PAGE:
XEP-0283: Moved

Continuing the discussion from Strategic Snikket:

The specific XEP I was referencing is:


Moved 2.0 is being worked on by Matthew Wild, and for the user equates to account portability between services; your identity changes (your XMPP address), while the XEP in question provides mechanisms for notifying and updating your contact list of the identity change.

  • Users should be able to notify their contacts of a change of address.
  • Contacts should be able to verify that such a notification is legitimate, to prevent malicious actors from spoofing notifications.
  • It should be possible for a contact’s server to automatically update the contact’s roster for seamless migrations.
  • In the absence of a contact’s support for this protocol, it should fall back to a simple manual subscription approval.

I think it’s pretty neat how it works, considering the multi-client/server arrangement for each XMPP user. I’ll paraphrase:

  • With a new account already created, you set a statement on the your old server which includes the new account address
  • You add your contacts to the new account, sending a subscription notification to each contact including the moved element with the old account
  • Then the contact verifies the contact change, in one of two ways:
    • Client-side, the client checks the old accounts statement and verifies the accounts match, and if so the contact is notified of the change and prompted to accept it
    • Server-side, the server does all of it, and if the accounts match the server creates the new contact along some neat rules

The server-side part is really hot! I’ve removed the code samples, but check out what it does:

Upon successful verification, the server MUST NOT forward the stanza to Romeo’s clients, but instead MUST create a roster entry for the new JID with a subscription of ‘from’ (sending out the appropriate roster push), and then auto-reply to the subscription request with a presence of type ‘subscribed’.

After authorizing the new JID, the server should revoke the presence subscription of the old account.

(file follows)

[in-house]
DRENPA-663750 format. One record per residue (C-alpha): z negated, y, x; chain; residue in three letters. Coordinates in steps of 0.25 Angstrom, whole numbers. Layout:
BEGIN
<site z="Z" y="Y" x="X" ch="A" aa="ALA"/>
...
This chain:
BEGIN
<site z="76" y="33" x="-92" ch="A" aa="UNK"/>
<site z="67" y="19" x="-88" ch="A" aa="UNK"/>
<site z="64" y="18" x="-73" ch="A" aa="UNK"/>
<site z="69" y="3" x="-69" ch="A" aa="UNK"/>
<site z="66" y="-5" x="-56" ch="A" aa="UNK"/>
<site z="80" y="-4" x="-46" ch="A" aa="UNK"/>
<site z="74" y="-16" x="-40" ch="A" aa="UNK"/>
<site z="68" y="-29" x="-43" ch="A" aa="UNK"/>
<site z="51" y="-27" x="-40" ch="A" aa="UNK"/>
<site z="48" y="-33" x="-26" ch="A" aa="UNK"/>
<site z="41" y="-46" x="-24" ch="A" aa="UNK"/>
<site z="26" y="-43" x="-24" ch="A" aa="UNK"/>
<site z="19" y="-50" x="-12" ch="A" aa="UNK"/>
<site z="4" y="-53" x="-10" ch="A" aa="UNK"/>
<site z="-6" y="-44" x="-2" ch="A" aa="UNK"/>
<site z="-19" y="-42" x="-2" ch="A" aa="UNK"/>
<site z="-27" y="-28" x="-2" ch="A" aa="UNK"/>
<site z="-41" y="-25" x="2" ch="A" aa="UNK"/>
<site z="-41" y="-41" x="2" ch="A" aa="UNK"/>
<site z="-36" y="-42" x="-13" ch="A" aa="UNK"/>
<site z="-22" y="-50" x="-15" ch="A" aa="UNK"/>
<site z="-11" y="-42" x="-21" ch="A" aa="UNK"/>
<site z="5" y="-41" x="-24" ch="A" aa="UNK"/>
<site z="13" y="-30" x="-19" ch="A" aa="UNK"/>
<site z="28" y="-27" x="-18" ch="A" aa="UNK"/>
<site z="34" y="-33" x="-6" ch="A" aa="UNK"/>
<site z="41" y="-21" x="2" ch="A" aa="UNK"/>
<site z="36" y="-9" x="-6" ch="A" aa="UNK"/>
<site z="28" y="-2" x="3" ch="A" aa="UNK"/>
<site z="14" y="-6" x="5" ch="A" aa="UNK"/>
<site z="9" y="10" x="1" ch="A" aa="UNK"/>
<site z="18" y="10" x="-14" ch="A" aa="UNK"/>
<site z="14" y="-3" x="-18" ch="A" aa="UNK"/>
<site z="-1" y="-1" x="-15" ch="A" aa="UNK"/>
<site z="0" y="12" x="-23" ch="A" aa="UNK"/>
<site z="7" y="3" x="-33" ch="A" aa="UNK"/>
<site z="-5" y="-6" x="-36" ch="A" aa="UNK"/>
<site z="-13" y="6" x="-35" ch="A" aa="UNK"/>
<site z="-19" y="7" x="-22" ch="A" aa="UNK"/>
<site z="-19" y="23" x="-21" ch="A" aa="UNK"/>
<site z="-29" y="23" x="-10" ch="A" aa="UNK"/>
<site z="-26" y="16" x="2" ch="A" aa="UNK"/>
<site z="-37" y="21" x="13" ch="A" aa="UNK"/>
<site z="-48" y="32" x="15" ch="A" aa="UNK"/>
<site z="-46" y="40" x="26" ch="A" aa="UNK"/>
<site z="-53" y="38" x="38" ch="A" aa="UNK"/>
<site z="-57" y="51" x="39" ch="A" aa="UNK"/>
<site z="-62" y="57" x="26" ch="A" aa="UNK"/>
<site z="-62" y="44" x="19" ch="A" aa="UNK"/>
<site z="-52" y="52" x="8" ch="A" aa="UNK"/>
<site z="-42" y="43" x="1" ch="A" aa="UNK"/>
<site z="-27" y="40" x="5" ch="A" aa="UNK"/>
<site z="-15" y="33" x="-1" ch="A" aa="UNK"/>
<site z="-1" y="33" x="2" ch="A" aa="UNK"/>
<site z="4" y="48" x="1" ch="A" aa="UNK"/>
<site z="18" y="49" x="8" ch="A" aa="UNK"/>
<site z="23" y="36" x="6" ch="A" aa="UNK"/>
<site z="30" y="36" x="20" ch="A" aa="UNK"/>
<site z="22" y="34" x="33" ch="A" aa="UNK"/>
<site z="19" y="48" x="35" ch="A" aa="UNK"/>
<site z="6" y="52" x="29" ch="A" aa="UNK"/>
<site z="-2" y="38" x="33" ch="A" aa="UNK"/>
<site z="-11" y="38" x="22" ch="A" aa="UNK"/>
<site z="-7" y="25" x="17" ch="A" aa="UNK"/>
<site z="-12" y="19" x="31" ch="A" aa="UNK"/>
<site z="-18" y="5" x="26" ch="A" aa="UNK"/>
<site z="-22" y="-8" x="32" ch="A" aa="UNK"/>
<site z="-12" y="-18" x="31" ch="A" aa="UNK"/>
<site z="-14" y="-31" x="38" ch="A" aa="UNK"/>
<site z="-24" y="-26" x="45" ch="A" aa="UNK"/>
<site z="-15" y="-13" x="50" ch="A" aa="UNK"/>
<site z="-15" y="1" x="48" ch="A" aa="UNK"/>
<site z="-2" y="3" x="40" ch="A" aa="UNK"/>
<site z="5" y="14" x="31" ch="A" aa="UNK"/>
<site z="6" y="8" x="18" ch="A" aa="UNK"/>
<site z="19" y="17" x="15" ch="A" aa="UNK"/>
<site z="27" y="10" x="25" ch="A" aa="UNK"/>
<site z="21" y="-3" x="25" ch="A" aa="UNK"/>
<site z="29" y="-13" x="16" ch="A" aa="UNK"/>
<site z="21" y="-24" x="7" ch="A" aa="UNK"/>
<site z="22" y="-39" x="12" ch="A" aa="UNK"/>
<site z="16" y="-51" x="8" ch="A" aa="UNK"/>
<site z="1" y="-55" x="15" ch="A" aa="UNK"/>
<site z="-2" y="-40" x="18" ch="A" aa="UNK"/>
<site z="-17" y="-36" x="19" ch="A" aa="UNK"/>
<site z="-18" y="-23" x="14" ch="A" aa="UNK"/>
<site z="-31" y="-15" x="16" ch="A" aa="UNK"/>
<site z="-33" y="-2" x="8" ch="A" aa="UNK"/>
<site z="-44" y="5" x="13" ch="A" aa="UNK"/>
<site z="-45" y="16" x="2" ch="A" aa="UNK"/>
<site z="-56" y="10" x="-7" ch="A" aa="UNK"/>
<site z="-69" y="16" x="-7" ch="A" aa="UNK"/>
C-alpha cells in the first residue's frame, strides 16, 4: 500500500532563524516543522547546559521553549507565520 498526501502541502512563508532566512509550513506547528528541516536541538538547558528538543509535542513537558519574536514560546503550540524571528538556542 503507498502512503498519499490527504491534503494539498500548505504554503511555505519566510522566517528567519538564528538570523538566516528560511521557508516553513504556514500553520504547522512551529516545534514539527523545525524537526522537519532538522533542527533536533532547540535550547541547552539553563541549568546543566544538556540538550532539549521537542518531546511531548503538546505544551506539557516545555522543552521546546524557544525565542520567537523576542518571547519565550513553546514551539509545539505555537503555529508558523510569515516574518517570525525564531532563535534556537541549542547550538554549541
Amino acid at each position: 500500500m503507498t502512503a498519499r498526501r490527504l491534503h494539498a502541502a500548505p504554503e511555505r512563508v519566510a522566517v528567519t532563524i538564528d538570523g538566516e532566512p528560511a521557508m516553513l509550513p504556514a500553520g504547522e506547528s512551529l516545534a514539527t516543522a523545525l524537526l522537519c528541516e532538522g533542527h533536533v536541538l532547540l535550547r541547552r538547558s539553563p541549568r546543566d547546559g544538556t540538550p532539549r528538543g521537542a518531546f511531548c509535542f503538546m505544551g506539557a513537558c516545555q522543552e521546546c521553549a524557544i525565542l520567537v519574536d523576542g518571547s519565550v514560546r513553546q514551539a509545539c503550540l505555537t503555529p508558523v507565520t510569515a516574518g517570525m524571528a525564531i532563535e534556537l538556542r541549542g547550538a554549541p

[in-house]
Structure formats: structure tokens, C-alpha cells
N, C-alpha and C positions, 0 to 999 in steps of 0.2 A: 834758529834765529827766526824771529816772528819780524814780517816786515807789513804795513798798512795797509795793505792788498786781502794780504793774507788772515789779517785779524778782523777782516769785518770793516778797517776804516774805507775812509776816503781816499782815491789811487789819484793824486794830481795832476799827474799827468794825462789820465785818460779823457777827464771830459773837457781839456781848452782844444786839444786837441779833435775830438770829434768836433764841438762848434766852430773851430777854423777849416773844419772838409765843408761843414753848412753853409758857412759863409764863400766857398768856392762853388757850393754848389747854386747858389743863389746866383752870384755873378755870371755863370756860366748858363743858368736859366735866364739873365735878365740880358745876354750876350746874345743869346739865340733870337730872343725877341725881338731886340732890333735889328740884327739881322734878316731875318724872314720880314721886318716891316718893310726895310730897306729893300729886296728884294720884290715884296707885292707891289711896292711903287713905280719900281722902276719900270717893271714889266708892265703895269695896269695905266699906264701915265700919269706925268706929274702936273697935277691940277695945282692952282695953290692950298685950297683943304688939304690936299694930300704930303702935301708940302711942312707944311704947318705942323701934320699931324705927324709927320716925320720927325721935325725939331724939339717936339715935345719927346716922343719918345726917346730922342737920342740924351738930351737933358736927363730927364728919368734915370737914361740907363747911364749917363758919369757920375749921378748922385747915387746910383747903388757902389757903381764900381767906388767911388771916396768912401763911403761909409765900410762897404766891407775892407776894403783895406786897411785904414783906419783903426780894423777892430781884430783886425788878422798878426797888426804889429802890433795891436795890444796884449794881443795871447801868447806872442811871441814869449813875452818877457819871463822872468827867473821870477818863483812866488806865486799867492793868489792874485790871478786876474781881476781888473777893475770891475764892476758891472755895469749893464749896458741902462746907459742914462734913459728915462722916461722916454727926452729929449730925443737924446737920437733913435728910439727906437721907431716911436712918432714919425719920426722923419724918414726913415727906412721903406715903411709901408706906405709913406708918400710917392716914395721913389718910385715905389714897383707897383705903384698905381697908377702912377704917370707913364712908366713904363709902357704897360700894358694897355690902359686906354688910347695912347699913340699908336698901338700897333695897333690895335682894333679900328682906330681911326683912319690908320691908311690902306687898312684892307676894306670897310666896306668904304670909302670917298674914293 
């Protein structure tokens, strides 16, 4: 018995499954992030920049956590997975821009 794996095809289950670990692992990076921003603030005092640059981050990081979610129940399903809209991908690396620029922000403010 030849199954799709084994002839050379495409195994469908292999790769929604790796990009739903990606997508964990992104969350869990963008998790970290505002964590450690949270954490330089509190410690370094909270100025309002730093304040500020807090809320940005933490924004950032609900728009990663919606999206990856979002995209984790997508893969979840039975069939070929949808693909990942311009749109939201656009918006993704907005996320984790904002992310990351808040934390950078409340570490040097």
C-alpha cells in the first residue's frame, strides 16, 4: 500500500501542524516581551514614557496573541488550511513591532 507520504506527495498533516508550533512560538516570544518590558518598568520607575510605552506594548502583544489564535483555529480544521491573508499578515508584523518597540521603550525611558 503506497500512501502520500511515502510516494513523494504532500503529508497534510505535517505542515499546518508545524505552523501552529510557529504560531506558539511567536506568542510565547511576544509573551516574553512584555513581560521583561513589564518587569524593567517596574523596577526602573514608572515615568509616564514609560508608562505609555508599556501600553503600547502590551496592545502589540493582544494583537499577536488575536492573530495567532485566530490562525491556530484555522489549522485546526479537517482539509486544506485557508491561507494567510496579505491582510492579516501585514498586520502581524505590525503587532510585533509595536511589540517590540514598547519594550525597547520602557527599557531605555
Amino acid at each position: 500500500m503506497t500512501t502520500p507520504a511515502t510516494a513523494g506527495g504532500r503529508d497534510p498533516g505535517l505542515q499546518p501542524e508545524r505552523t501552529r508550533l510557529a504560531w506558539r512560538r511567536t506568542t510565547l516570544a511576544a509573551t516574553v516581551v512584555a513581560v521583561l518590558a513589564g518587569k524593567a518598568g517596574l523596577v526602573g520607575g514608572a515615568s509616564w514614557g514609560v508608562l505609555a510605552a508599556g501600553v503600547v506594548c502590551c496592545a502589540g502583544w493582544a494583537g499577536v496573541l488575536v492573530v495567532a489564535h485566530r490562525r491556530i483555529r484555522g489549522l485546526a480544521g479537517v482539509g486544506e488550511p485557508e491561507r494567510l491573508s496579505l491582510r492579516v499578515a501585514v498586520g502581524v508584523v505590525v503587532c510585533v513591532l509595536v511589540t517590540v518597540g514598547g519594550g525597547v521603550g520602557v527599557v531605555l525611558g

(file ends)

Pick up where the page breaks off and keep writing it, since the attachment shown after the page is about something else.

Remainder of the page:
Finally, if the old JID was in the user’s roster with a subscription of ‘both’, the server MUST also send a presence of type ‘subscribe’ to the new JID in order to seek establishment of a mutual subscription.

Here’s why I’m excited for this: Matthew is also building the Snikket project, meaning Snikket will have Moved 2.0 support! Which means porting between Snikket instances could in theory be seamless for many users. That certainly opens up a lot of new use cases!

For instance, my address is currently maiki@chat.v2.talkgroup.xyz (XMPP links don’t currently render in Discourse, but could be added, see Bug(s) in Discourse handing of URIs in markdown content - bug - Discourse Meta), and one day I think we might have chat.v3.talkgroup.xyz, or I might want to do a different domain for whatever purpose. I would be able to do so without fear of losing my contacts.

Moving from v2 to v3 is particularly interesting to me. It means rather than holding on to users’ data indefinitely all talkgroup services come with built-in expiration (I mean, it’s on the scale of decades, but still… other organizations are not as stable as our project, and will benefit from portability more frequently :stuck_out_tongue_winking_eye:).

Anyhow, pretty nice, for something that folks run on RPis. :slight_smile:

In the case of Snikket, it means contacts/roster info. I believe I could probably go and see what everyone’s contacts are (I don’t, we use Snikket specifically so the sysop for the service [currently me] can not read the messages).

That’s a question that comes up often in chat rooms, the admins seeing one’s roster. But Snikket is for intentional use, not open public servers. Public servers are the domain of these concerns. talkgroup is a public domain communications layer, where we train ourselves on our tools, “contact privacy” isn’t a concern we’re addressing. Same with any family server: you ultimately need to decide how much you trust any given service you use. If you are not actively practicing your discretion in such matters, now is a great time to start!


I’ve learned that the XSF Council decided to re-use the number of the original Moved spec, so this is available at XEP-0283: Moved.

Also, in timely news, Matthew has pushed server-side implementation in Prosody, last night: mod_auto_moved - Prosody Community Modules



This module implements XEP-0283: Moved, a way for contacts to notify you that they have moved to a new address.

This module is not necessary to generate such notifications - that can be done by clients, for example. What this module does is automatically verify such notifications and, if verification is successful, automatically update your roster (contact list).


There is no configuration for this module, just add it to modules_enabled as normal.

The next phase will address integration in Prosody/Snikket, and creating a decent user interface.